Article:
Marine Corps Revises Its Umbrella Policy
MARY LOUISE KELLY, HOST:
With all the stories coming out of Washington these days, you might have missed this one, but it is big - the Marine Corps has revised its umbrella policy. That's right, all Marines can now carry a, quote, "all black, collapsible umbrella during inclement weather with the service and dress blue uniforms." Now, for some Marines, this is welcome news; for others, carrying an umbrella might not look tough.
NPR's Tom Bowman is here to fill us in. Hi, Tom.
TOM BOWMAN, BYLINE: Hey, Mary Louise.
KELLY: I'm tempted to ask where you fall, but I won't put you on the spot quite yet.
KELLY: Why this change? Why now?
BOWMAN: Well, Mary Louise, the Marine Corps Uniform Board started looking into this back in the spring, took comments from Marines, approved it. The top Marine officer, General Dave Berger, just signed off on it. Now, before he signed off on it, female Marines could use umbrellas while wearing service and dress blue uniforms. What's new here is that male Marines can now use this regulation black, collapsible umbrella. And all other services, male and female, from the Navy, Army and Air Force had been allowed to use an umbrella for years now.
KELLY: All right. So now that male Marines enjoy full umbrella rights - but there's a qualifier here. They can wear it with service uniform, dress uniform. But not everywhere, not out in the field?
BOWMAN: Right, definitely not in the field. No military personnel from any service are allowed to use an umbrella out in the field. And having spent a lot of time with Marines in the field in both Iraq and Afghanistan, the Marines, I can tell you, just seem to thrive on bad conditions - heat, snow and rain.
BOWMAN: And they've been known to joke, when it's pouring out - it's a good thing we're amphibious.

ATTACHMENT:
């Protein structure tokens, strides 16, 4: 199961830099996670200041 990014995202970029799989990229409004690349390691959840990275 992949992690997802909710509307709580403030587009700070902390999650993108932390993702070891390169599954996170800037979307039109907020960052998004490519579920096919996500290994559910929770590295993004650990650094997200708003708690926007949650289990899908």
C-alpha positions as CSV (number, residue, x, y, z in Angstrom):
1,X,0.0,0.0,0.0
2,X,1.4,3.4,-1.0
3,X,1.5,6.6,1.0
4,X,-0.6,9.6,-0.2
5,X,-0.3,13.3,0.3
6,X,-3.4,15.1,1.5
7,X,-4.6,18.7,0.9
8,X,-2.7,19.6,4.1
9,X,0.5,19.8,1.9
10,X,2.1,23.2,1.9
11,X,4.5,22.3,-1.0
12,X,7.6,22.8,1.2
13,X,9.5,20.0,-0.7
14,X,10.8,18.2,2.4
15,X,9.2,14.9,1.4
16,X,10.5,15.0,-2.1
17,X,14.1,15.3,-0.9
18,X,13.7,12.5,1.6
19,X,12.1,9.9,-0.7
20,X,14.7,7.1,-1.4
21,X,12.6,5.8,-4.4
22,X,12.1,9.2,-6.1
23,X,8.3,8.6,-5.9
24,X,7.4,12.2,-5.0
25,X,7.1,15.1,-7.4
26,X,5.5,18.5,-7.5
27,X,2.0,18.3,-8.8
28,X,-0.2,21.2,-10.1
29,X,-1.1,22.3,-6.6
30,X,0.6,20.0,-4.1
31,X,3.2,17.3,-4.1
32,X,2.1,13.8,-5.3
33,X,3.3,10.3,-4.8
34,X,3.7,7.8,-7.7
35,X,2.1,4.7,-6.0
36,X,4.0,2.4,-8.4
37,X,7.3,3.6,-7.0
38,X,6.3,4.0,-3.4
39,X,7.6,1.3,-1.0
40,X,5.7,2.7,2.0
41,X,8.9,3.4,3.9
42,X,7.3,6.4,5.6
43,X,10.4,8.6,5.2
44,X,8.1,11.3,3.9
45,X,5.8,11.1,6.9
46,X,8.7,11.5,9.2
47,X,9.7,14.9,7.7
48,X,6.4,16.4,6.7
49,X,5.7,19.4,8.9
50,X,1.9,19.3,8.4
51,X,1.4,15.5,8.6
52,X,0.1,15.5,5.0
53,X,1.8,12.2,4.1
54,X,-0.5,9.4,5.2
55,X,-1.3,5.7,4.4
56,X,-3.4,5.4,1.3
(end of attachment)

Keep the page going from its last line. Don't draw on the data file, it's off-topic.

KELLY: I mentioned reaction has been mixed. What are you hearing?
BOWMAN: Well, there's a lot of chatter on social media, as you might imagine, for and against. I've picked up comments from both active and retired Marines I know. Some said they don't care. One told me he would never use an umbrella. And we reached out to retired Marine Colonel Mark Caballero (ph), who just doesn't like the picture of a Marine with an umbrella. Let's listen.
MARK CABALLERO: Change is tough, and the idea of seeing young Marines walking around with an umbrella just doesn't fit my ideal of what a Marine ought to look like.
BOWMAN: But then former Marine Sergeant Benjamin Dejarnette (ph) said having an umbrella will make sure a uniform looks good in bad weather.
BENJAMIN DEJARNETTE: The dress blue uniform is a very respected uniform. I think it's completely fine.
BOWMAN: So younger Marines like Dejarnette seem OK with it compared to the old guard, many of whom are grumbling, holding an umbrella just doesn't make Marines look tough. They say, hey, we have raincoats; we don't need an umbrella.
KELLY: (Laughter) OK. I'm - as a civilian - forgive me for saying this - seems like kind of a big to-do over a small umbrella. But they take this really seriously; I can hear it.
BOWMAN: They do, right. Change is taken very seriously by the military, where tradition is important. Years ago, the Air Force adopted a new uniform. There were complaints they now look too much like airline pilots. And the Army adopted a black beret that previously was only used by the Army's elite infantry force of Rangers; a lot of complaints about that as well.
KELLY: This goes into effect when - right away?
BOWMAN: Immediately. Yes, it does. And it's important to note, Mary Louise, the Marine Corps birthday is on Sunday, November 10. There are many Marine Corps balls around the country in dress blue uniforms. Interesting to see if the weather holds up (laughter) and if any marine shows up with an umbrella.
KELLY: Is spotted with an umbrella. We shall hope for rain to test that. That's NPR defense correspondent Tom Bowman. Thank you, Tom.
BOWMAN: You're welcome.
(SOUNDBITE OF SONG, "UMBRELLA")
RIHANNA: (Singing) Because when the sun shines, we'll shine together. Told you I'll be here forever; said I'll always be your friend. Took an oath that I'm going to stick it out till the end. Now that it's raining more than ever, know that we'll still have each other. You can stand under my umbrella. Transcript provided by NPR, Copyright NPR.